23 September 1993 Training pilots to visualize large-scale spatial relationships in a stereoscopic display
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Abstract
In flying air intercepts, a fighter pilot must plan most tactical maneuvers well before acquiring visual contact. Success depends on one's ability to create an accurate mental model of dynamic 3D spatial relationships from 2D information displays. This paper describes an Air Force training program for visualizing large- scale dynamic spatial relationships. It employs a low-cost, portable system in which the helmet-mounted stereoscopic display reveals the unobservable spatial relationships in a virtual world. We also describe recent research which evaluated the training effectiveness of this interactive three-dimensional display technology. Three display formats have been tested for their impact on the pilot's ability to encode, retain and recall functionally relevant spatial information: (1) a set of 2D orthographic plan views, (2) a flat panel 3D perspective rendering and, (3) the 3D virtual environment. Trainees flew specified air intercepts and reviewed the flights in one of the display formats. Experts' trajectories were provided for comparison. After training, flight performance was tested on a new set of scenarios. Differences in pilots' performances under the three formats suggest how virtual environment displays can aid people learning to visualize 3D spatial relationships from 2D information.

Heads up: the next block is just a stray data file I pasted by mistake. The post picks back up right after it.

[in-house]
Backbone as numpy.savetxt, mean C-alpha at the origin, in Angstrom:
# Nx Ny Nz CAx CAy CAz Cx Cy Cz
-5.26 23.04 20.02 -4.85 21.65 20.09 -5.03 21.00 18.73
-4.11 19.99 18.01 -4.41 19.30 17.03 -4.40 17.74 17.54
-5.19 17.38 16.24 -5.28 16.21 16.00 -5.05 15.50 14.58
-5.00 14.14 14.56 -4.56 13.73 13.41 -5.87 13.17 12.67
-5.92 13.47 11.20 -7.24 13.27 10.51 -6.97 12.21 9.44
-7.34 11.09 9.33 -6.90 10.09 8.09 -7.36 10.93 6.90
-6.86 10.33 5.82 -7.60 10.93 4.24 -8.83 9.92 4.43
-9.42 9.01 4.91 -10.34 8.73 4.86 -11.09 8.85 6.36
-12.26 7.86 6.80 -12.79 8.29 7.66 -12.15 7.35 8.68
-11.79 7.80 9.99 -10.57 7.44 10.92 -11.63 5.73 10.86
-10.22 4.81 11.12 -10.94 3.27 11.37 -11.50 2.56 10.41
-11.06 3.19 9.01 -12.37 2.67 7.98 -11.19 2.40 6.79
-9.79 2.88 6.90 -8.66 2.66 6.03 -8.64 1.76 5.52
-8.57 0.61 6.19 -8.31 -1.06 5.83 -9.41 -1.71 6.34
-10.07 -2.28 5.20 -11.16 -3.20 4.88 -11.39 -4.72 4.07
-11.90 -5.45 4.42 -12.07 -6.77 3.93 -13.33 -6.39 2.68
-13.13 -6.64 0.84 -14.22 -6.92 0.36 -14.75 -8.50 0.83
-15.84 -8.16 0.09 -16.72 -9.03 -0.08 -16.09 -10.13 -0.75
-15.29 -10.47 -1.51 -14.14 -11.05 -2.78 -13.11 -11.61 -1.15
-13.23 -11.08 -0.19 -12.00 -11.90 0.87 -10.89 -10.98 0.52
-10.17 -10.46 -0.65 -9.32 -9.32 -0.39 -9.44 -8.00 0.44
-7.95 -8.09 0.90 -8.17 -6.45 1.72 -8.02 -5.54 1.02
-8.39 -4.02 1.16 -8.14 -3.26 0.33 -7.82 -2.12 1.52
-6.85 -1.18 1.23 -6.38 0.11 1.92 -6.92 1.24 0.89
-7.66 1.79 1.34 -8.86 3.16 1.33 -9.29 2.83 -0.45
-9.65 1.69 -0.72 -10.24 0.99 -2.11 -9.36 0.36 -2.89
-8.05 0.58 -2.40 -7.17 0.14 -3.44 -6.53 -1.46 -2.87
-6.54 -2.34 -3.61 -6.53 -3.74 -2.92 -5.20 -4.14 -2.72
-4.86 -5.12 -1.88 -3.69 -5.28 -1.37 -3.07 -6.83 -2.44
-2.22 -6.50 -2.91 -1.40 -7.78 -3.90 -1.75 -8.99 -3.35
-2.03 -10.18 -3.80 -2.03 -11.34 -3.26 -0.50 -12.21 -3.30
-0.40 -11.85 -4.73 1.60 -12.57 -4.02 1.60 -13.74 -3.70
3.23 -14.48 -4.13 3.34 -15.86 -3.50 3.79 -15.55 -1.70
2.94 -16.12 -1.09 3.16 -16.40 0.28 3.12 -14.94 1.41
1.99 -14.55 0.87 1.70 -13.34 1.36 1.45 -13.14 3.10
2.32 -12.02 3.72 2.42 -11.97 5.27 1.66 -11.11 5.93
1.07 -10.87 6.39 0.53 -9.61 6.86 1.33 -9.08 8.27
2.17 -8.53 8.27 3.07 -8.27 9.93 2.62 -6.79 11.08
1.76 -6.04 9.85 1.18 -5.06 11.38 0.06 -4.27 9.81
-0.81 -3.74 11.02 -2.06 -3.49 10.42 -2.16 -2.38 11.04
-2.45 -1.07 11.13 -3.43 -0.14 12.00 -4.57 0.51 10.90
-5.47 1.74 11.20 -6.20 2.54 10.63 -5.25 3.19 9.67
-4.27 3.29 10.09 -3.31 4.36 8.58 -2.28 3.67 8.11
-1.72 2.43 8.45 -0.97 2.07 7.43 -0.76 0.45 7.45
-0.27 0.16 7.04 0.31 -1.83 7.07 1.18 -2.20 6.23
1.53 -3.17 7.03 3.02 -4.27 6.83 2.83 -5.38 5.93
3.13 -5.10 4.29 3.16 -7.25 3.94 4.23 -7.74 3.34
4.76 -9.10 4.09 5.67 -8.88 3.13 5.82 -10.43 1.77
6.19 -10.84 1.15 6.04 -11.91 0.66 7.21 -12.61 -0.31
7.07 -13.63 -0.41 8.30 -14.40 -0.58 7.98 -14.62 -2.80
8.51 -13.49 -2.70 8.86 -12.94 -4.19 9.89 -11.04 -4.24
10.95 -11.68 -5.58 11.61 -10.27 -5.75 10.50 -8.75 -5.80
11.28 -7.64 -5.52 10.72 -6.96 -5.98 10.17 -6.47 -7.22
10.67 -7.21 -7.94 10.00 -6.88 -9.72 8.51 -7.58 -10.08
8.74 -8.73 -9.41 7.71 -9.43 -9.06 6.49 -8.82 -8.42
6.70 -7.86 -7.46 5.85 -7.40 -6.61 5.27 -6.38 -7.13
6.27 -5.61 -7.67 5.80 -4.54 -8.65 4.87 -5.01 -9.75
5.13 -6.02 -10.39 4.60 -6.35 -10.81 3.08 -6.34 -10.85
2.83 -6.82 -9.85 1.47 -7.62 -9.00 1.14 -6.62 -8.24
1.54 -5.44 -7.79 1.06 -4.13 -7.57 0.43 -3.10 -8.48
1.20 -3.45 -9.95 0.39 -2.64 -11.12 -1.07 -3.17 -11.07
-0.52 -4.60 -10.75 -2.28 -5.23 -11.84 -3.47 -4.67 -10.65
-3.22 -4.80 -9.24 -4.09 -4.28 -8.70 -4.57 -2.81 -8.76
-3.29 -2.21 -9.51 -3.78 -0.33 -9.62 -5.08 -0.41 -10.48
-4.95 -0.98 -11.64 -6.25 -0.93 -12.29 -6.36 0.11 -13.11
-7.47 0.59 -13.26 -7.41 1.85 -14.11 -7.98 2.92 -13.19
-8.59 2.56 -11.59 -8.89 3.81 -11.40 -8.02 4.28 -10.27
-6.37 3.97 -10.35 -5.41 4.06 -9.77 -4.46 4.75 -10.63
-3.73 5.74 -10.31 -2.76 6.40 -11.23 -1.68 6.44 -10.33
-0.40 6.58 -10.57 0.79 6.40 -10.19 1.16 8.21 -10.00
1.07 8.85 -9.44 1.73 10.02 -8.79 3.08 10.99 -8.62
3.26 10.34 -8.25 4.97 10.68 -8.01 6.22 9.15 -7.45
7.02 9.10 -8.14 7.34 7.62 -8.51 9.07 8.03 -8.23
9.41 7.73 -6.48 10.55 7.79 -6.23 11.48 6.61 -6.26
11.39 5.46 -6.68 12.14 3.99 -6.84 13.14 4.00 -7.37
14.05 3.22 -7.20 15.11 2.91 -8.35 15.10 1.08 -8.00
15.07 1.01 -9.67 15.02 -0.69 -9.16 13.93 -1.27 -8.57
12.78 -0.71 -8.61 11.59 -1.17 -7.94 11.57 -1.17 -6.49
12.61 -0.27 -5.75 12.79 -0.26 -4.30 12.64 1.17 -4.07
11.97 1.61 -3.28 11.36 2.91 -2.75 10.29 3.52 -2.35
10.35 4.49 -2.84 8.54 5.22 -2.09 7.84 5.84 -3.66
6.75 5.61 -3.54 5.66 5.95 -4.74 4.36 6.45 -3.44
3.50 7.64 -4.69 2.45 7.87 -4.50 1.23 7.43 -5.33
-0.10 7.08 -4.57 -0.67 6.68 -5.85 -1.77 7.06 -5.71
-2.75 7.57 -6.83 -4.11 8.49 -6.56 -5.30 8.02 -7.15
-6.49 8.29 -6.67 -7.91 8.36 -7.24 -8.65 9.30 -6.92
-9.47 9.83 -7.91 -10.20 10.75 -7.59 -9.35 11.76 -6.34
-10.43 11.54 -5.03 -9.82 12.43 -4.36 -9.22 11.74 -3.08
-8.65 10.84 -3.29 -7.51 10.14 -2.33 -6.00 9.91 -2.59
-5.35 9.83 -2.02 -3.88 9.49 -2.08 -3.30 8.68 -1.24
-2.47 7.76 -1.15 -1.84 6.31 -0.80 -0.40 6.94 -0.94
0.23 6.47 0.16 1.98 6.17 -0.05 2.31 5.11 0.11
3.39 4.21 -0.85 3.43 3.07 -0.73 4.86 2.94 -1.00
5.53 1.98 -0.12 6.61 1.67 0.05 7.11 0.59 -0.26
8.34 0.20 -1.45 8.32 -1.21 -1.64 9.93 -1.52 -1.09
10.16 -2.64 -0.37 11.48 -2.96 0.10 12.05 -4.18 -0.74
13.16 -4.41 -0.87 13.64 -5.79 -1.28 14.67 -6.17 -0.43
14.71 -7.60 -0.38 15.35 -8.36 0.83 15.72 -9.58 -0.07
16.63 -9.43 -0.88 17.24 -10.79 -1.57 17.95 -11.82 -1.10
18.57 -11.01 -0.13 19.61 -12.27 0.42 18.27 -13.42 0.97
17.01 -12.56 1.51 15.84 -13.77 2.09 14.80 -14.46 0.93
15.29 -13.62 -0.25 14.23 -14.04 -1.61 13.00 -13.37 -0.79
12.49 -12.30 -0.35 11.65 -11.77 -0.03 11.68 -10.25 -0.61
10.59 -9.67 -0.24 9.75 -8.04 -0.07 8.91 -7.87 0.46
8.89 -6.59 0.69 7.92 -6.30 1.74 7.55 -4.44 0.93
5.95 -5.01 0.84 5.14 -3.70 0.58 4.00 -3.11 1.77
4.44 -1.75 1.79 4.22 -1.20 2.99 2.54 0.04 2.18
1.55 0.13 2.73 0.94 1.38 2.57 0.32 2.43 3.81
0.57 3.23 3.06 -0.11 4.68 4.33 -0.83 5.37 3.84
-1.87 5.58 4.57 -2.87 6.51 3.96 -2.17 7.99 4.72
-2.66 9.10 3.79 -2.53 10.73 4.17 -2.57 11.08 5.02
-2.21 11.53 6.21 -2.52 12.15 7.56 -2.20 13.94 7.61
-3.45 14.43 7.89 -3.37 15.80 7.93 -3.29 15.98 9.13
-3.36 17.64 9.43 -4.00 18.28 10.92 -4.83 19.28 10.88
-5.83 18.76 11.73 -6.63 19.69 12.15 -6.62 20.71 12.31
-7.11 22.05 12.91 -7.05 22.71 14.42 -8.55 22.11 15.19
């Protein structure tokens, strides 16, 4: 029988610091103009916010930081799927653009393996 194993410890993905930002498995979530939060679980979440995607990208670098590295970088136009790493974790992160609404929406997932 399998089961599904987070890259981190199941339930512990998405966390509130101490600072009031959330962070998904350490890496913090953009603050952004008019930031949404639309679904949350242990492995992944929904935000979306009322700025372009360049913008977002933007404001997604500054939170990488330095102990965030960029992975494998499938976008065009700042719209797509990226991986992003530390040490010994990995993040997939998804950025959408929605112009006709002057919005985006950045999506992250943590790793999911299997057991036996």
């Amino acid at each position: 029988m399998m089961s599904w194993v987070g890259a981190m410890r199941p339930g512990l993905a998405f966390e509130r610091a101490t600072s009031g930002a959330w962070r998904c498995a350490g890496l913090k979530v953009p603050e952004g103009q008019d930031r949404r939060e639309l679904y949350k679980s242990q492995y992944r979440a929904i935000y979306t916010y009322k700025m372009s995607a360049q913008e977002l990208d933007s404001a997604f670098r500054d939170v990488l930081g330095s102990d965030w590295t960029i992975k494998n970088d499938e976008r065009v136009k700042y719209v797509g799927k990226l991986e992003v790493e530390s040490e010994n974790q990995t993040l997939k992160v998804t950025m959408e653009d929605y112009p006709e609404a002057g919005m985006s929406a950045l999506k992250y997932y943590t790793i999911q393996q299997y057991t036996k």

© (1993) COPYRIGHT Society of Photo-Optical Instrumentation Engineers (SPIE). Downloading of the abstract is permitted for personal use only.
Lyn Mowafy, Lyn Mowafy, Richard A. Thurman, Richard A. Thurman, } "Training pilots to visualize large-scale spatial relationships in a stereoscopic display", Proc. SPIE 1915, Stereoscopic Displays and Applications IV, (23 September 1993); doi: 10.1117/12.157044; https://doi.org/10.1117/12.157044
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